Even if he’s on Mars, astronaut candidate will call Pa. home |

Even if he’s on Mars, astronaut candidate will call Pa. home

Astronaut trainee Dr. Drew Morgan acquired a extreme skills since enrolling at West Point almost 20 years ago, including several hours logged in Fort Bragg's vertical wind tunnel. Morgan, who reports to Johnson Space Center in August, is a certified rescue diver and ultramarathoner who has completed 380 parachute jumps with the Golden Knights, the Army's parachute team. He served in Iraq, Afghanistan and Africa.
Dr. Drew Morgan, 37, said he and his wife Stacey 'had a blast' house-hunting for their family near the Johnson Space Center's astronaut corps in Houston. Morgan and seven fellow trainees report for duty in August. NASA Director Ellen Ochoa said American crews are scheduled to launch aboard Russian rockets to the International Space Station through at least 2020.
New Castle native Dr. Drew Morgan, NASA's newest astronaut trainee, served three tours in the Middle East with the Army, often under Special Forces command. Morgan sent his mom this photo for Mother's Day in 2009 from Helmand Province in Afghanistan, then considered a main Taliban stronghold.
New Castle native and NASA trainee Dr. Drew Morgan, 37, started his military career at West Point, a slight departure from his father, Richard, who retired a colonel from the Air Force.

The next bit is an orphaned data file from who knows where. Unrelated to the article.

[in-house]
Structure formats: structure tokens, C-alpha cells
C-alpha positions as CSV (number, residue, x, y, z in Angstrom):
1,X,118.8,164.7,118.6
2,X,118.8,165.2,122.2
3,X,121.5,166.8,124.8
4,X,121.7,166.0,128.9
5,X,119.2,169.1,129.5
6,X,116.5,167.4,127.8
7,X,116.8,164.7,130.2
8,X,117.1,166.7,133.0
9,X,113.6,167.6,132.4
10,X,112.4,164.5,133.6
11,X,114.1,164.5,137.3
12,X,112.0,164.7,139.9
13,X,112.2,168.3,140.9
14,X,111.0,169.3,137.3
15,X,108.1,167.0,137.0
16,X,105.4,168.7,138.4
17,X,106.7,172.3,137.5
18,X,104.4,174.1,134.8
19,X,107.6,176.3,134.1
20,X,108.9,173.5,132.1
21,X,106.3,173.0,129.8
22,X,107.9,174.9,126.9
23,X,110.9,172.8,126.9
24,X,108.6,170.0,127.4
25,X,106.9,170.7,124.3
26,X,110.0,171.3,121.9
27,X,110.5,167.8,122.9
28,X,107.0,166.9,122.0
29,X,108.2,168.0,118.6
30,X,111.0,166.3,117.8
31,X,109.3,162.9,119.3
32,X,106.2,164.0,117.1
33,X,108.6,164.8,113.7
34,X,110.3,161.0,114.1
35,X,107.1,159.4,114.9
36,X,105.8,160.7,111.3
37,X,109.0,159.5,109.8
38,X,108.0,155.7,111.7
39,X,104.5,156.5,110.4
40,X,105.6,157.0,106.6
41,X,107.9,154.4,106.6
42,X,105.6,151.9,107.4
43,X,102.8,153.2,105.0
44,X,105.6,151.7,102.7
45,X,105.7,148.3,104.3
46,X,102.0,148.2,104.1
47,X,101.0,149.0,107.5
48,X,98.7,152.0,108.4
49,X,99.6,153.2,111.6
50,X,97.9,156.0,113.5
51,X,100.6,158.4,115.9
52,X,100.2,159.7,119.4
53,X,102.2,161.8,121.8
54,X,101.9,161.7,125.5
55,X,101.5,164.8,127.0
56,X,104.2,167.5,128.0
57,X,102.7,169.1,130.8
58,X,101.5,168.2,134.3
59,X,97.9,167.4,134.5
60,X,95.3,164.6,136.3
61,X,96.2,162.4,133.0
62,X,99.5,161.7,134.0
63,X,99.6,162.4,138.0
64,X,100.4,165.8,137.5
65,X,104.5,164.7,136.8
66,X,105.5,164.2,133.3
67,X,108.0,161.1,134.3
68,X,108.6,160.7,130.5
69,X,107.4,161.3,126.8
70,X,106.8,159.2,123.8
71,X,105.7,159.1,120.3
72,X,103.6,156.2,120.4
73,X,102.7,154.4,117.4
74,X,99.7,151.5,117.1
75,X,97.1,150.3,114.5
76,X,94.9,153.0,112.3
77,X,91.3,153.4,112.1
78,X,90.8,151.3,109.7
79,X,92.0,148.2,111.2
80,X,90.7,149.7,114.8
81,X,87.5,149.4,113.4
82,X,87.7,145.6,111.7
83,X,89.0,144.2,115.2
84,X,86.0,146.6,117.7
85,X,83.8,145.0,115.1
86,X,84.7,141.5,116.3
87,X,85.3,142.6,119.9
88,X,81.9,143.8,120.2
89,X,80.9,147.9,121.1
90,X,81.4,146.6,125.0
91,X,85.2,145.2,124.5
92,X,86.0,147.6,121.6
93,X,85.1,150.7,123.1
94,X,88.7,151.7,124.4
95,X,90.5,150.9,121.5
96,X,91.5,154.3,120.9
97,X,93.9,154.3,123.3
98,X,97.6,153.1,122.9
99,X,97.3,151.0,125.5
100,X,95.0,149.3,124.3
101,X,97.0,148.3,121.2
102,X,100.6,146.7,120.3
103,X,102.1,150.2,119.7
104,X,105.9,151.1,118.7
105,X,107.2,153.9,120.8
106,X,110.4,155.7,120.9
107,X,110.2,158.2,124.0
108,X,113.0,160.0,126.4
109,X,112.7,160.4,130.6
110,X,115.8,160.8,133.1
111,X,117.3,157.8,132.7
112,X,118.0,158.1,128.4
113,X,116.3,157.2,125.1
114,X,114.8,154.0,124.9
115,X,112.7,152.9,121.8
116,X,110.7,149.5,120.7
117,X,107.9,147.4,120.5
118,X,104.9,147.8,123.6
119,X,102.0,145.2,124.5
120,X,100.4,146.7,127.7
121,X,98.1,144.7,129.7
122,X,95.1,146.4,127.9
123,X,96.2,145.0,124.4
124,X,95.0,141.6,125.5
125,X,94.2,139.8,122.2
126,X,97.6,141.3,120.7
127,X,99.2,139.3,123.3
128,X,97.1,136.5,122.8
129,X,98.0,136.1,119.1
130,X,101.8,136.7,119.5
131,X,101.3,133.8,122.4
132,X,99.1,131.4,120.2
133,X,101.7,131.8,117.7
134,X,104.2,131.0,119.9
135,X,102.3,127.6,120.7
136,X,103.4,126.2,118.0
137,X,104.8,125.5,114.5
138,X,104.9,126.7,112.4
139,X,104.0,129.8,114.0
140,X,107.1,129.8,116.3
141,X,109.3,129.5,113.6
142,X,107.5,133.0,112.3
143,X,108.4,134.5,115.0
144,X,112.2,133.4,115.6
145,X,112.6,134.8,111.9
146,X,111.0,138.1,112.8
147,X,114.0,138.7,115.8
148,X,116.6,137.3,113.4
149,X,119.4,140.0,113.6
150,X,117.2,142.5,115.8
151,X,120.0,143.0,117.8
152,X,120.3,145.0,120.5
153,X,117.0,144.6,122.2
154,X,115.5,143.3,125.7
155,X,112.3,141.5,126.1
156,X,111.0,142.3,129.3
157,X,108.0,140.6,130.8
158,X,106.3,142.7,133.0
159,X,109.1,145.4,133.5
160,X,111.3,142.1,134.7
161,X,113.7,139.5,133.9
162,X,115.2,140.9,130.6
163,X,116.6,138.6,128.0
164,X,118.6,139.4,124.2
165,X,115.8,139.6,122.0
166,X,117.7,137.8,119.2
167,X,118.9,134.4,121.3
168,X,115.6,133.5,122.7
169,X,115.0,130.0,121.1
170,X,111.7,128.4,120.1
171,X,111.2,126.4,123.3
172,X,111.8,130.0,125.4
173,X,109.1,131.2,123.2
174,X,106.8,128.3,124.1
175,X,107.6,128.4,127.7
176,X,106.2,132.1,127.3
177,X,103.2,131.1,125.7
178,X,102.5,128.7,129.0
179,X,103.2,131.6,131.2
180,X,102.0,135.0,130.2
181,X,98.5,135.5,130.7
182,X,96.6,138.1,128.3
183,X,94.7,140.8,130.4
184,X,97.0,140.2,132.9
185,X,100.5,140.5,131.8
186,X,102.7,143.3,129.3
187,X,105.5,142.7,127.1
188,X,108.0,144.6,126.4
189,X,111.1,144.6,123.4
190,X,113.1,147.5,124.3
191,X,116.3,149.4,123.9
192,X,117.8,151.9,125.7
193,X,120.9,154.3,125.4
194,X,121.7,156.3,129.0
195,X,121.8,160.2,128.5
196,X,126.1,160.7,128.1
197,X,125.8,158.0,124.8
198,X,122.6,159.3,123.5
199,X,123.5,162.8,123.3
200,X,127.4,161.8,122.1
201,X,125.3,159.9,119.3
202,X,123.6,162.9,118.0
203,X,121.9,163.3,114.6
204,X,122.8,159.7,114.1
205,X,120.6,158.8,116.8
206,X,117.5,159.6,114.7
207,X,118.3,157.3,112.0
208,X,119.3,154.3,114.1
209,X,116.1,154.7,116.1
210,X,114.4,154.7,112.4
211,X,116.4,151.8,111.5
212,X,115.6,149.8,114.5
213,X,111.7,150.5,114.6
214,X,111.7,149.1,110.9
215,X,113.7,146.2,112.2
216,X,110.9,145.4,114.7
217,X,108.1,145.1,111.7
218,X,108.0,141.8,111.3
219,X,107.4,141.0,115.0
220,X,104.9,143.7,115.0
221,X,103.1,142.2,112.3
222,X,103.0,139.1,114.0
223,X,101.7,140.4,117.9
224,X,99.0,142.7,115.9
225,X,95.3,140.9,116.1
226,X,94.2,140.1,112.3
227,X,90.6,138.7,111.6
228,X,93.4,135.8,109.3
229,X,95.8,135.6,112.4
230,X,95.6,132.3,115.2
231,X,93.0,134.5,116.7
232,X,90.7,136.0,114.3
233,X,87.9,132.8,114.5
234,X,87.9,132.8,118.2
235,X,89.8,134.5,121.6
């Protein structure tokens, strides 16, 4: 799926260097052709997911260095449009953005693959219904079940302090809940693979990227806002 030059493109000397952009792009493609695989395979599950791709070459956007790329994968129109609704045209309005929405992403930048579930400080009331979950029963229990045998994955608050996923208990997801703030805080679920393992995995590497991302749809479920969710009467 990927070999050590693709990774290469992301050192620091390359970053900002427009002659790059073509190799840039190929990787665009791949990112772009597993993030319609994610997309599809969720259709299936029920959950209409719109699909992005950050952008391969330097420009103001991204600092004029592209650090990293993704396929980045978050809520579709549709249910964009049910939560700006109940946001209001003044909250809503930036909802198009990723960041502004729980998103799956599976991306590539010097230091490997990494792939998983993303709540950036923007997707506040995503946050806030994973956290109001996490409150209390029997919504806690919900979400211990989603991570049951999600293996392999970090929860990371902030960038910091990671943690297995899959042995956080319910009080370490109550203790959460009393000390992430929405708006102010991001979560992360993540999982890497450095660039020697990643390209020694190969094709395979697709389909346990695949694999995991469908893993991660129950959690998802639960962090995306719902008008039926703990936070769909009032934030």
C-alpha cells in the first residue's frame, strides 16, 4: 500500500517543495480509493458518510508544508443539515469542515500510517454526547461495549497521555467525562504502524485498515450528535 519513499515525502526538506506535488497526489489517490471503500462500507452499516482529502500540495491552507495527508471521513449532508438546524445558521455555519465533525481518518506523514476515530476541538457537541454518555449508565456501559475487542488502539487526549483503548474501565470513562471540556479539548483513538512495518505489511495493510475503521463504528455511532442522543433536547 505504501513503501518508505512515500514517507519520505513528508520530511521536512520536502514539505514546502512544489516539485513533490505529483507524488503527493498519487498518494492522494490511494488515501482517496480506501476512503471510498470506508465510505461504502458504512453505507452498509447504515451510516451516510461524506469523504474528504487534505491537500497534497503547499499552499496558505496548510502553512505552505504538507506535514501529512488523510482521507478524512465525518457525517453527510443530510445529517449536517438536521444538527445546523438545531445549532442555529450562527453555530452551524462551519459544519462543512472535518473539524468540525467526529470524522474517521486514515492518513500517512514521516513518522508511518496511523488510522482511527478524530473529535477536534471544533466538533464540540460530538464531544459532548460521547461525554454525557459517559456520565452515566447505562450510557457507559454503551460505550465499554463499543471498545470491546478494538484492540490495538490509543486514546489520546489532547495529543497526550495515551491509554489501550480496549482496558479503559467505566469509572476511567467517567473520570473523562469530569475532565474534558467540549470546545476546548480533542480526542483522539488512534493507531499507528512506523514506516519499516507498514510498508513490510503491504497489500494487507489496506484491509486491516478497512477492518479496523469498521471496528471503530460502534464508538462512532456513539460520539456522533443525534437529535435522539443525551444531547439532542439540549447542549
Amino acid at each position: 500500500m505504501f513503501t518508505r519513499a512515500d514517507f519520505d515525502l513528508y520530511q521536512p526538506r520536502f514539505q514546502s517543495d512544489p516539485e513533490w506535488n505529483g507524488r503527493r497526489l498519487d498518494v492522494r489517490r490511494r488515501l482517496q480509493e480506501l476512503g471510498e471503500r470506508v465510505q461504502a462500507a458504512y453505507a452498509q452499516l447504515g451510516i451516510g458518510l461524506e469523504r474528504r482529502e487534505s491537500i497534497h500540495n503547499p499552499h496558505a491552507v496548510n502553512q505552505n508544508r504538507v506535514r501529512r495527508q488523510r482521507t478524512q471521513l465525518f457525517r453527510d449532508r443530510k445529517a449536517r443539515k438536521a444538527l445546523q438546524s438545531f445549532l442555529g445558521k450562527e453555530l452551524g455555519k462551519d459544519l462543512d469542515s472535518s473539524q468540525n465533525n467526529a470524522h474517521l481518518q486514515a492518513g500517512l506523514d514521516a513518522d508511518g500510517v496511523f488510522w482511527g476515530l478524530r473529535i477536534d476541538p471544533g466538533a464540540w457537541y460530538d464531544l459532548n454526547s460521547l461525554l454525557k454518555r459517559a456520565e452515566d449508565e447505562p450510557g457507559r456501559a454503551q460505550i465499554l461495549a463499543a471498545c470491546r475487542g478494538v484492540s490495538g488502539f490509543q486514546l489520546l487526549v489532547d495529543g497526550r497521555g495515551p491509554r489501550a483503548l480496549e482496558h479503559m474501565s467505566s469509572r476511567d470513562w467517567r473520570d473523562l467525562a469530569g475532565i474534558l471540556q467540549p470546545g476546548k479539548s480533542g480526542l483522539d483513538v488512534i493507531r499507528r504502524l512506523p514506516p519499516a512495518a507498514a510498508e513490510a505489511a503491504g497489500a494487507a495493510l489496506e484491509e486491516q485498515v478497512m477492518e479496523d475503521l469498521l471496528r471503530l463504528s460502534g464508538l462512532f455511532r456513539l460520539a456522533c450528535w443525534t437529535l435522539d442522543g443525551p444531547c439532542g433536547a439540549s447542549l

New Castle native Andrew Morgan, NASA's newest astronaut trainee, served three tours in the Middle East with the U.S. Army, often under Special Forces command. 'Patrols were part of the job,' Morgan said of Afghanistan's Helmand Province. In 2009, the area was considered main Taliban stronghold.

Sunlight streamed into an airy blue and white sitting room in New Castle where Janice Morgan flipped through loose photographs of her oldest son.

“I said to my husband, ‘Honey, did you know when you snapped those pictures NASA would want them someday?’ ” she said.

Dr. Andrew “Drew” Morgan, 37, put those pictures in demand and catapulted his family into the spotlight in the summer when NASA announced his acceptance into its newest recruiting class, set to report to Houston’s Johnson Space Center in August. A blend of scientists, physicians and military pilots, the eight-member group, four of whom are women, could be among the first to set foot on Mars.

Drew Morgan, an Army major and physician, said he thought the news “would go totally undetected.”

“That’s what’s so exciting about all this,” he said from Texas. “People are talking about space again. Of course, we have an astronaut program, and we’re going to go so much further.

“The space shuttle used to just orbit the Earth. We’re talking about something bigger and bolder than ever before.”

His father, Rick Morgan, still has the posture of an officer at 62. A small-town dentist and retired Air Force colonel, he brought up his three boys near military bases across America and Europe. His high school sweetheart, Janice, helped him make a new home everywhere they went.

“But our parents, their grandparents, they all lived here, so for Christmases and summers — anytime, really — we’d bring them back to New Castle,” she said. “Now we’re the grandparents, and he brings his children here. Andrew never had a hometown, exactly, but this is still our home.”